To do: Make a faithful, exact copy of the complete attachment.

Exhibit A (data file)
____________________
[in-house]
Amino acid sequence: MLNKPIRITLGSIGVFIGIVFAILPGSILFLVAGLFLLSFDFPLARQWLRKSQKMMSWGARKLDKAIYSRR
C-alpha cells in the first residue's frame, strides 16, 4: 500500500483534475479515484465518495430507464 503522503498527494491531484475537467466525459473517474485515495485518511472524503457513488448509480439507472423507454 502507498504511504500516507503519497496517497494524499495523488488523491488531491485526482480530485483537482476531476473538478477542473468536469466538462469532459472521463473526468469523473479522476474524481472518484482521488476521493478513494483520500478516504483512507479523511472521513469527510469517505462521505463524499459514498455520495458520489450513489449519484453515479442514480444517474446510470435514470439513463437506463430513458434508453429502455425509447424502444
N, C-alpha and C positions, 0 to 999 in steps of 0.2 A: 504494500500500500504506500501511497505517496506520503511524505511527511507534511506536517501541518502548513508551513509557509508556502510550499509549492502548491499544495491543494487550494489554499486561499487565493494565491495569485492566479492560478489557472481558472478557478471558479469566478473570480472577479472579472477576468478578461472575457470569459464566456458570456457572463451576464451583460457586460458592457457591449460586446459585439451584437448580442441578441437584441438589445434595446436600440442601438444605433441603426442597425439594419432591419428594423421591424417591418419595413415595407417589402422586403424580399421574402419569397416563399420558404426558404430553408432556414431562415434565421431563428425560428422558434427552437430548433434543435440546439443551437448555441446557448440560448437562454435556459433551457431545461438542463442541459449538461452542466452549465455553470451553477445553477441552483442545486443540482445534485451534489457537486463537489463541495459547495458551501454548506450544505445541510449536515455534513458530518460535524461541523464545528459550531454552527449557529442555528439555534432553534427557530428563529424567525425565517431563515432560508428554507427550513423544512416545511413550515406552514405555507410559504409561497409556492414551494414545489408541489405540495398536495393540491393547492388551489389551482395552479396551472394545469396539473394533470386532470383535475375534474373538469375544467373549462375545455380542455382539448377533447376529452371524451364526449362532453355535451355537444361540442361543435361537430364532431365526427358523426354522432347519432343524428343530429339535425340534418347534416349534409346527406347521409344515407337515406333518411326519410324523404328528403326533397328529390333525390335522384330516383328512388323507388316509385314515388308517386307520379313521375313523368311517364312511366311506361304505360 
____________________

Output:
[in-house]
Amino acid sequence: MLNKPIRITLGSIGVFIGIVFAILPGSILFLVAGLFLLSFDFPLARQWLRKSQKMMSWGARKLDKAIYSRR
C-alpha cells in the first residue's frame, strides 16, 4: 500500500483534475479515484465518495430507464 503522503498527494491531484475537467466525459473517474485515495485518511472524503457513488448509480439507472423507454 502507498504511504500516507503519497496517497494524499495523488488523491488531491485526482480530485483537482476531476473538478477542473468536469466538462469532459472521463473526468469523473479522476474524481472518484482521488476521493478513494483520500478516504483512507479523511472521513469527510469517505462521505463524499459514498455520495458520489450513489449519484453515479442514480444517474446510470435514470439513463437506463430513458434508453429502455425509447424502444
N, C-alpha and C positions, 0 to 999 in steps of 0.2 A: 504494500500500500504506500501511497505517496506520503511524505511527511507534511506536517501541518502548513508551513509557509508556502510550499509549492502548491499544495491543494487550494489554499486561499487565493494565491495569485492566479492560478489557472481558472478557478471558479469566478473570480472577479472579472477576468478578461472575457470569459464566456458570456457572463451576464451583460457586460458592457457591449460586446459585439451584437448580442441578441437584441438589445434595446436600440442601438444605433441603426442597425439594419432591419428594423421591424417591418419595413415595407417589402422586403424580399421574402419569397416563399420558404426558404430553408432556414431562415434565421431563428425560428422558434427552437430548433434543435440546439443551437448555441446557448440560448437562454435556459433551457431545461438542463442541459449538461452542466452549465455553470451553477445553477441552483442545486443540482445534485451534489457537486463537489463541495459547495458551501454548506450544505445541510449536515455534513458530518460535524461541523464545528459550531454552527449557529442555528439555534432553534427557530428563529424567525425565517431563515432560508428554507427550513423544512416545511413550515406552514405555507410559504409561497409556492414551494414545489408541489405540495398536495393540491393547492388551489389551482395552479396551472394545469396539473394533470386532470383535475375534474373538469375544467373549462375545455380542455382539448377533447376529452371524451364526449362532453355535451355537444361540442361543435361537430364532431365526427358523426354522432347519432343524428343530429339535425340534418347534416349534409346527406347521409344515407337515406333518411326519410324523404328528403326533397328529390333525390335522384330516383328512388323507388316509385314515388308517386307520379313521375313523368311517364312511366311506361304505360 